AP World History: Modern Key Takeaways — Period 1 (1200-1450)
- The spread of religion, aided by the increase in trade, often acted as a unifying social force. Throughout East Asia, the development of Neo-Confucianism solidified a cultural identity. Islam created a new cultural world known as Dar al-Islam, which transcended political and linguistic boundaries in Asia and Africa. Christianity and the Catholic Church served as unifying forces in Europe.
- Centralized empires like the Arab Caliphates and the Song Dynasty built on the successful models of the past, while decentralized areas (Western Europe and Japan) developed political organization to more effectively deal with their unique issues. The peoples of the Americas saw new, large-scale political structures develop, such as the Inca Empire in the Andes and the Mississippian culture in North America.
- The movement of people greatly altered the world politically and demographically. Traveling groups, such as the Turks and Mongols, disrupted much of Asia’s existing political structure. Turkic peoples founded the Mumluk and Delhi Sultanates. The recovery from the Mongol period introduced political structures that defined many areas for centuries to follow.
- There was tremendous growth in long-distance trade. Technological developments such as the compass improved shipbuilding technology, and gunpowder shaped the development of the world. Trade through the Silk Road, the Indian Ocean, the trans-Saharan routes, and the Mediterranean Sea led to the spread of ideas, religions, and technology. Interregional cultural exchanges, represented by early world travelers like Ibn Battuta and Marco Polo, increased due to the Mongol Conquests.
- War, disease, and famine caused massive social and political upheaval throughout Eurasia. The Black Death killed over a third of the European population, and the resulting labor shortfall increased the bargaining power of peasants, diminishing the system of feudalism. The Mongol Conquests led to a massive death toll from Korea to Russia to the Middle East, weakening many regions for centuries to come as European powers expanded outward.
- Western Europe and China saw significant economic and political recoveries. The Italian city-states grew prosperous enough to support the burgeoning Renaissance, which was partly inspired by ancient Greek works recovered from Islamic scholars. The Ming Dynasty experienced a cultural flowering that resulted in great works of art. The Ming also supported major naval expeditions by Zheng He.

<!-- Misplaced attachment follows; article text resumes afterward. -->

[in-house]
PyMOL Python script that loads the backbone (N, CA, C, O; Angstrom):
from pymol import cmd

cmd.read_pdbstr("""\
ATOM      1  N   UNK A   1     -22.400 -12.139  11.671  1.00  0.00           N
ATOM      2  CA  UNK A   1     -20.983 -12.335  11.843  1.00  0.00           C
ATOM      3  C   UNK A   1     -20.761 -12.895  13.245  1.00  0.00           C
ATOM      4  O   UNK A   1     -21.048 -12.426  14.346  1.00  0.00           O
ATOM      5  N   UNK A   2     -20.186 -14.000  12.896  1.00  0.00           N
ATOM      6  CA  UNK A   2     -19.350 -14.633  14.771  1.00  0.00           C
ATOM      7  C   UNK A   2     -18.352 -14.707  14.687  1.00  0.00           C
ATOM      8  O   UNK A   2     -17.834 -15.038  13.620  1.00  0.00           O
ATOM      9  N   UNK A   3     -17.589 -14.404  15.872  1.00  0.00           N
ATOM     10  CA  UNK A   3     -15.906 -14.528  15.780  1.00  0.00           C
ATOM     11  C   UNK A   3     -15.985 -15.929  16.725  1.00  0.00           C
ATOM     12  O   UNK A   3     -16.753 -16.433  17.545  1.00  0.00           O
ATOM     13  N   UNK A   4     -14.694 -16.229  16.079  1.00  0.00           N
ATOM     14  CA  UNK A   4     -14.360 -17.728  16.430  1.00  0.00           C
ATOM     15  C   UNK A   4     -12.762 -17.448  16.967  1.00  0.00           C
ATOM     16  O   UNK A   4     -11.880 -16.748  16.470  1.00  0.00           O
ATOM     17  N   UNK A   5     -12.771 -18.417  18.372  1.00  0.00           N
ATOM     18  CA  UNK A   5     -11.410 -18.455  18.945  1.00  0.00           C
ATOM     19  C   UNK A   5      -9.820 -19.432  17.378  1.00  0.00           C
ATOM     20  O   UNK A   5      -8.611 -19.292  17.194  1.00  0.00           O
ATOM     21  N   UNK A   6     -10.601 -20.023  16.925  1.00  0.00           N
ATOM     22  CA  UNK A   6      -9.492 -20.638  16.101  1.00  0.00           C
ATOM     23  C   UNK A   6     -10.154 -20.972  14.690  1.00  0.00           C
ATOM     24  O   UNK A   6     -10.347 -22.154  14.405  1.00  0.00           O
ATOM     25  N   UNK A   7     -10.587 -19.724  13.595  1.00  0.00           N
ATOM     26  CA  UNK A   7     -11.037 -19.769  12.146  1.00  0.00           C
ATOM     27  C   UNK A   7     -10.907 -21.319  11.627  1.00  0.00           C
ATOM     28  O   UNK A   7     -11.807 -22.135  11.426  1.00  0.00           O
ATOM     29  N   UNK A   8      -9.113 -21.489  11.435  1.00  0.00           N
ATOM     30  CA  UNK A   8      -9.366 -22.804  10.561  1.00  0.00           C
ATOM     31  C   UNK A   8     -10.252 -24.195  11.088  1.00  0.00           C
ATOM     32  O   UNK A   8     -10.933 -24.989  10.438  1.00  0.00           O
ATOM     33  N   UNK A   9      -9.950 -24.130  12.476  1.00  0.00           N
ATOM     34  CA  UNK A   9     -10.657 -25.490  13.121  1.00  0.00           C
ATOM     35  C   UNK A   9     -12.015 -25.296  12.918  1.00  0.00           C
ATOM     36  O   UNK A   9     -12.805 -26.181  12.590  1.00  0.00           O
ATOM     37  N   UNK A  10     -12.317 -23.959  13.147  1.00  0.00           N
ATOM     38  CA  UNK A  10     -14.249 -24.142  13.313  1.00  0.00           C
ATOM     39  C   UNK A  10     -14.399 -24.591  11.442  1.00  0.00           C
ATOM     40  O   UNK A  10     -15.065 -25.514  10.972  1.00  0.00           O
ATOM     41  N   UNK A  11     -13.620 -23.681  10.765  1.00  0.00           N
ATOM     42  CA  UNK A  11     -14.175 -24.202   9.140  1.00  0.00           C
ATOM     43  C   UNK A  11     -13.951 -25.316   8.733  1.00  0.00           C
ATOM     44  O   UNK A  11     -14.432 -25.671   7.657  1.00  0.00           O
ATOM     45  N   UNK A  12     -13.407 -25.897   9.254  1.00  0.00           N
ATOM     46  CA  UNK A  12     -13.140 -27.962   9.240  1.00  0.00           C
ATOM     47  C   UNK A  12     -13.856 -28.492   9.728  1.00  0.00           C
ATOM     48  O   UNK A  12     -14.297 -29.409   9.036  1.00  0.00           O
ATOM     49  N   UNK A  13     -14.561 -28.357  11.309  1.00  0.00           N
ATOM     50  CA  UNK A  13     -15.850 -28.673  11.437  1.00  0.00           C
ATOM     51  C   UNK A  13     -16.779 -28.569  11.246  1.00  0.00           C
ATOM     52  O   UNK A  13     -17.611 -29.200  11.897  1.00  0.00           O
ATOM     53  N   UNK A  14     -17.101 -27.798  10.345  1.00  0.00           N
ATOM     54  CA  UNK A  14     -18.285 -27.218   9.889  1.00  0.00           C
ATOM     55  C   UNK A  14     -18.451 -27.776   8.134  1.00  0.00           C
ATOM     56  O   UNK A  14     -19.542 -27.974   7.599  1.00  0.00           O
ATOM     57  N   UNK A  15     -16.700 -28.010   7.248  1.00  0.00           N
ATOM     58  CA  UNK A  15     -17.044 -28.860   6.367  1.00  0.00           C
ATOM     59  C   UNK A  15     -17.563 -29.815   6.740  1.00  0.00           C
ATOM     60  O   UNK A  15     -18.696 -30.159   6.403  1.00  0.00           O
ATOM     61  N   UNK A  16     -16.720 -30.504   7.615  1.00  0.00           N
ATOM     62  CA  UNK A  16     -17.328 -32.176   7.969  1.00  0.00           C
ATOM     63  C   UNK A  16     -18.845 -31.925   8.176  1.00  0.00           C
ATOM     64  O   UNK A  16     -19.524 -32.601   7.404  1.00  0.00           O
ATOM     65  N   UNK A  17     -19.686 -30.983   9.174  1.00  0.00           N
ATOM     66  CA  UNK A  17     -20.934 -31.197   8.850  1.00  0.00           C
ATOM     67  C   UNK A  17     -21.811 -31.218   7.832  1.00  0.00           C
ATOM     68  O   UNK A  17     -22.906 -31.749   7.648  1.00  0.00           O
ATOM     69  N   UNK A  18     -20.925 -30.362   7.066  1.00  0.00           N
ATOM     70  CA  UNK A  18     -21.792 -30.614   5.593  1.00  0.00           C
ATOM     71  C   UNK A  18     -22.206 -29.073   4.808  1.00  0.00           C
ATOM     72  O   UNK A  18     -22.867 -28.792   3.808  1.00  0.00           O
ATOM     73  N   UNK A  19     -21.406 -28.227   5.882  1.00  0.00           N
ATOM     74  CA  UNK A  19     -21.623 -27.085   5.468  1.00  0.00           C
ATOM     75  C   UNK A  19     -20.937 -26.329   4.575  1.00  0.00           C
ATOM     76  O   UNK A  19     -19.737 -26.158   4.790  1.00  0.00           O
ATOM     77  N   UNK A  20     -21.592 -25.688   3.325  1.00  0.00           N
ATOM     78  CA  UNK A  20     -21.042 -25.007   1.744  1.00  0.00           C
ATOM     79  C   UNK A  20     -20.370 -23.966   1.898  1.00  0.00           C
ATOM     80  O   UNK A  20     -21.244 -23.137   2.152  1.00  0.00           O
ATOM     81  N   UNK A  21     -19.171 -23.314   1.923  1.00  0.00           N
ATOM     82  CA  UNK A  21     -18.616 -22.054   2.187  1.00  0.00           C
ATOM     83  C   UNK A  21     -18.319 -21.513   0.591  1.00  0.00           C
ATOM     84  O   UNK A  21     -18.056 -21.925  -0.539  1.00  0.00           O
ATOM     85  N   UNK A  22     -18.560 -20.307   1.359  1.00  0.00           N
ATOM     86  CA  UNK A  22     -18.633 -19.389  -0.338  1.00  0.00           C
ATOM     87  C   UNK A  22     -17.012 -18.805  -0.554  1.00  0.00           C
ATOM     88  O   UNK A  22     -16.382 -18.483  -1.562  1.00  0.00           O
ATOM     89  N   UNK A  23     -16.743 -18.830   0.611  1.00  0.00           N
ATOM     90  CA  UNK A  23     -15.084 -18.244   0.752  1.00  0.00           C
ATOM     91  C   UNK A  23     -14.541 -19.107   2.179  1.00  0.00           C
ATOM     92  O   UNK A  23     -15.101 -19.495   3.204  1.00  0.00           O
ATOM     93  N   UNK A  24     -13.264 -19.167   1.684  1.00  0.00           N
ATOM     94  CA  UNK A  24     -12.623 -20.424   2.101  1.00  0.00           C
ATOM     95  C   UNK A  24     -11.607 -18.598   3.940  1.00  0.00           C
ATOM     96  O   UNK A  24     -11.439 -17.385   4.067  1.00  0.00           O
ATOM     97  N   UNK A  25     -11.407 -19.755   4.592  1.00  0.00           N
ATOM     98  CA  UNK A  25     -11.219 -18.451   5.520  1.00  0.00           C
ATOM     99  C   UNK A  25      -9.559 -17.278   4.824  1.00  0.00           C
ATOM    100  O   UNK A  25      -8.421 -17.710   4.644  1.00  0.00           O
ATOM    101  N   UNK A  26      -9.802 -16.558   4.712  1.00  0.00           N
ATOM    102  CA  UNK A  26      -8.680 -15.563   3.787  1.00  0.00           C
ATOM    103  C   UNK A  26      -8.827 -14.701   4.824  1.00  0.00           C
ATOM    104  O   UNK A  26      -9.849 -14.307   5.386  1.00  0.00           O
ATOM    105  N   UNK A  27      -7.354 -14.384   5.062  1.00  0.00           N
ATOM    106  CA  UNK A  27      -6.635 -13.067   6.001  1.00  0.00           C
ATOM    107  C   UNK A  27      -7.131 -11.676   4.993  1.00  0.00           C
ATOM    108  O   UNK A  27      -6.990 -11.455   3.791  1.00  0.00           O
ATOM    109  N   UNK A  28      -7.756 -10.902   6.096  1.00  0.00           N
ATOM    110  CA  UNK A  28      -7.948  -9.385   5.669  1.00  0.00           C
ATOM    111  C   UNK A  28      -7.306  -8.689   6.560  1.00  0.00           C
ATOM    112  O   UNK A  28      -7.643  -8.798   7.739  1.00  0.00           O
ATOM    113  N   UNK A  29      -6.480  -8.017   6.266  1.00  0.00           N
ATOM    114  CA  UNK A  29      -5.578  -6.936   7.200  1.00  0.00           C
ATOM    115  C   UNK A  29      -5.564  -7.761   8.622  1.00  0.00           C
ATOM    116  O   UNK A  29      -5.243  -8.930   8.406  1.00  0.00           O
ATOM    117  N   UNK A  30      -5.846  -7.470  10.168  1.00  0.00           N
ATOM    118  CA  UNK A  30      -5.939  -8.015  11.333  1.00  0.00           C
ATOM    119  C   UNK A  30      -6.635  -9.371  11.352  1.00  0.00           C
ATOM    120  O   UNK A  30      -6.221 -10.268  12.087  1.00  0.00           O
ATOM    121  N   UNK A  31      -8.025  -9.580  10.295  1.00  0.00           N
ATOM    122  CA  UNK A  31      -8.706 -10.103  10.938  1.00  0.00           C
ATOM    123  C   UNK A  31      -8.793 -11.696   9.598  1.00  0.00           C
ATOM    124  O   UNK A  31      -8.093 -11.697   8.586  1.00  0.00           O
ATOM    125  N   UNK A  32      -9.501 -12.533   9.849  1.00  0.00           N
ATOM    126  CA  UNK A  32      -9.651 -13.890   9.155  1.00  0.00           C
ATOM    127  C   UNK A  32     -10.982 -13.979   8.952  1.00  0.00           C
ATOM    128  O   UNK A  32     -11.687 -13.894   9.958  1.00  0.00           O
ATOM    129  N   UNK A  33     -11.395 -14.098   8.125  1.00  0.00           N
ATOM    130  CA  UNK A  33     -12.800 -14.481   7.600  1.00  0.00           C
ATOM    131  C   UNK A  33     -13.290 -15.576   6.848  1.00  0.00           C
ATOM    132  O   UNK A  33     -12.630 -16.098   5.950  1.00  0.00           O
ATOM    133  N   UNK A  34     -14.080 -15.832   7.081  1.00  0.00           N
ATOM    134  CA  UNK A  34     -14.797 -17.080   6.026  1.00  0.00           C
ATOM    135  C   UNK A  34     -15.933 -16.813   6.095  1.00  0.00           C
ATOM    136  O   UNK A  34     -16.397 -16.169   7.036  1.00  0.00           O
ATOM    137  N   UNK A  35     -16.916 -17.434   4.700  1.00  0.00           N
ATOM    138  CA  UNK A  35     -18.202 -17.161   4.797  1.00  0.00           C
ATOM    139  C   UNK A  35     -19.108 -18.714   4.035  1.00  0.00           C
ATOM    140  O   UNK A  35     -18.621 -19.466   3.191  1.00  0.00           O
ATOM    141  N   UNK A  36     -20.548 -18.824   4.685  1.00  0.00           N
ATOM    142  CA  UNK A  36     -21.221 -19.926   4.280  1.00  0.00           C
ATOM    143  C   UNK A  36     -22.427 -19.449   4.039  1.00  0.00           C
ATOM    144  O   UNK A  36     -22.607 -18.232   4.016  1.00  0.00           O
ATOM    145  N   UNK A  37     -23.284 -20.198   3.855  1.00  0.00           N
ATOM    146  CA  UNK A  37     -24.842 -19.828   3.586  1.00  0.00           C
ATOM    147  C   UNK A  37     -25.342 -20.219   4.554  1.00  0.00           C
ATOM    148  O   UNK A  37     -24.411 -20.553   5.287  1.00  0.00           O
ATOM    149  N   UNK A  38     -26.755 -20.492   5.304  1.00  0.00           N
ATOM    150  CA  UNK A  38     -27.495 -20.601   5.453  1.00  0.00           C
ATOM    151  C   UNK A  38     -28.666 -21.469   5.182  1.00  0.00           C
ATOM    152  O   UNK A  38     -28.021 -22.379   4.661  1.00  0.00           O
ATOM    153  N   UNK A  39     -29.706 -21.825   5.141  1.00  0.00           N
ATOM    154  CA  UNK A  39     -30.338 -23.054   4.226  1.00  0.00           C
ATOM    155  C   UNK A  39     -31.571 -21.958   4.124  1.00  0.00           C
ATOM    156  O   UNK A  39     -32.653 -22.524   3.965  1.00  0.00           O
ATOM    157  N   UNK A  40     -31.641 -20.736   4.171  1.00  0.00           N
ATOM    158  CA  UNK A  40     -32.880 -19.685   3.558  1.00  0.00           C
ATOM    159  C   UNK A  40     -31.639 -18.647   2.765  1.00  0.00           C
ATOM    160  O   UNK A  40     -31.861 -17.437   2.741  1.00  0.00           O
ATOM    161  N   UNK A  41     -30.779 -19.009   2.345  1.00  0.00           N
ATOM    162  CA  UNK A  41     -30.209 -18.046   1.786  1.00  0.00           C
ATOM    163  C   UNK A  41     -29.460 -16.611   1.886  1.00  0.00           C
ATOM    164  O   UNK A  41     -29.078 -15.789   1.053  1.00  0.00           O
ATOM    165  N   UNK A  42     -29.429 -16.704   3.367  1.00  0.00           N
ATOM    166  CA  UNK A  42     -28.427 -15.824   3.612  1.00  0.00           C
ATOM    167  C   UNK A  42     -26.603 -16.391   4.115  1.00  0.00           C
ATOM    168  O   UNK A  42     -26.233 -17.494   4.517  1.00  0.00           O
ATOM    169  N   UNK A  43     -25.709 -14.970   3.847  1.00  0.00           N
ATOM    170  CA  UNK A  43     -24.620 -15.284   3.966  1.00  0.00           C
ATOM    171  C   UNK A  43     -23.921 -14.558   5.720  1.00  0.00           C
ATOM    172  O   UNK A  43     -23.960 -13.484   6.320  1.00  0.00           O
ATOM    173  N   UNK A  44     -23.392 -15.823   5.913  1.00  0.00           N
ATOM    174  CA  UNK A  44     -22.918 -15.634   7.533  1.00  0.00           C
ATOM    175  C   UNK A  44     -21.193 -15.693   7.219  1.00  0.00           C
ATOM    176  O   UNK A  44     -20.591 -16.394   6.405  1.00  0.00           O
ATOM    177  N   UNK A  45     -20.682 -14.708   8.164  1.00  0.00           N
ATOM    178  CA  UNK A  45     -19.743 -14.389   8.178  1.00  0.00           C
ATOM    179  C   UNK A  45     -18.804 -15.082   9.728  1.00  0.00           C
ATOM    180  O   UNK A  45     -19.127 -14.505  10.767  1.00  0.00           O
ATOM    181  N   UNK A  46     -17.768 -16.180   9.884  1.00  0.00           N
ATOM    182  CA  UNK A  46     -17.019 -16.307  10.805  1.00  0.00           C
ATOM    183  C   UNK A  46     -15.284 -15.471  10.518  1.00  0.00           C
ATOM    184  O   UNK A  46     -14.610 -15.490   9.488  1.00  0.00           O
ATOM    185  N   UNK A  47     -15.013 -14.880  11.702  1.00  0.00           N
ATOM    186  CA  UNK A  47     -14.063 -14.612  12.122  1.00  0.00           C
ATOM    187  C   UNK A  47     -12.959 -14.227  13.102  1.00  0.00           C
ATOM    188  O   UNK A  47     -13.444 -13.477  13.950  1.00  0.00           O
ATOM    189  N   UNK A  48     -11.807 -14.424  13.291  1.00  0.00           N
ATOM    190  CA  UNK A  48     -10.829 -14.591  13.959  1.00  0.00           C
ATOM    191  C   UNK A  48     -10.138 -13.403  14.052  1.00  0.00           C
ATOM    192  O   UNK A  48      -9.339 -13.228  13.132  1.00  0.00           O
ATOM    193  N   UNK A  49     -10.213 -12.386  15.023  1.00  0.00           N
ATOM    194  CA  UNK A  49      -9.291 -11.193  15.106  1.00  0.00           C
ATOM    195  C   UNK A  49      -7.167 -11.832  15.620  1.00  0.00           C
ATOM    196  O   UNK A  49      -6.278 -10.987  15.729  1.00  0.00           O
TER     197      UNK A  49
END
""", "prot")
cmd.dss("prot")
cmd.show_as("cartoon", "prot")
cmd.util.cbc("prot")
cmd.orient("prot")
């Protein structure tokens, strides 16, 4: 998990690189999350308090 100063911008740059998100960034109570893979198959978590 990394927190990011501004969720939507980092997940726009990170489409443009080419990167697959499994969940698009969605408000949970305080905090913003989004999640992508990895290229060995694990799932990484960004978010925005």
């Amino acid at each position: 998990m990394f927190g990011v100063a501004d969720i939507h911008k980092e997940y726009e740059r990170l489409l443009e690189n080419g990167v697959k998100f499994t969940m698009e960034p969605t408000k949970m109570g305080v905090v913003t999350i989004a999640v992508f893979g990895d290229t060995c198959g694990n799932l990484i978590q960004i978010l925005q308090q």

AP WORLD HISTORY KEY TERMS: PERIOD 1 (1200-1450)
Remember that the AP World History exam tests you on the depth of your knowledge, not just your ability to recall facts. While we have provided brief definitions here, you will need to know these terms in even more depth for the AP exam, including how terms connect to broader historical themes and understandings.
WORLD HISTORY CULTURAL DEVELOPMENTS AND BELIEF SYSTEMS
- Neo-Confucianism: Popular during the Tang Dynasty; fused elements of Buddhism and Confucianism.
- Catholic Church: The largest of the three main branches of Christianity; centered in Rome and led by the pope; found most often in Europe, the Americas, sub-Saharan Africa, and parts of East Asia.
- Eastern Orthodox Church: The third largest of the three main branches of Christianity; originally based in the Byzantine Empire; found most often in Russia, Eastern Europe, the Balkans, and parts of Central Asia.
- Shi’a: One of the two main branches of Islam; rejects the first three Sunni caliphs and regards Ali, the fourth caliph, as Muhammad’s first true successor; most commonly found in Iran, but otherwise constitutes 10 to 15 percent of Muslims worldwide.
- Sunni: One of the two main branches of Islam; commonly described as orthodox and differs from Shi’a in its understanding of the Sunnah and in its acceptance of the first three caliphs; is by far the most common branch of Islam worldwide.
WORLD HISTORY: CIVILIZATIONS IN THE AMERICAS
- Chinampa: A form of Mesoamerican agriculture in which farmers cultivated crops in rectangular plots of land on lake beds; hosted corns, beans, chilis, squash, tomatoes, and more; provided up to seven harvests per year.
- Mit’a: A mandatory public service system in the Inca Empire requiring all people below the age of 50 to serve for two months out of the year; not to be confused with the mita, a forced labor system practiced by conquistadors in the former Inca Empire.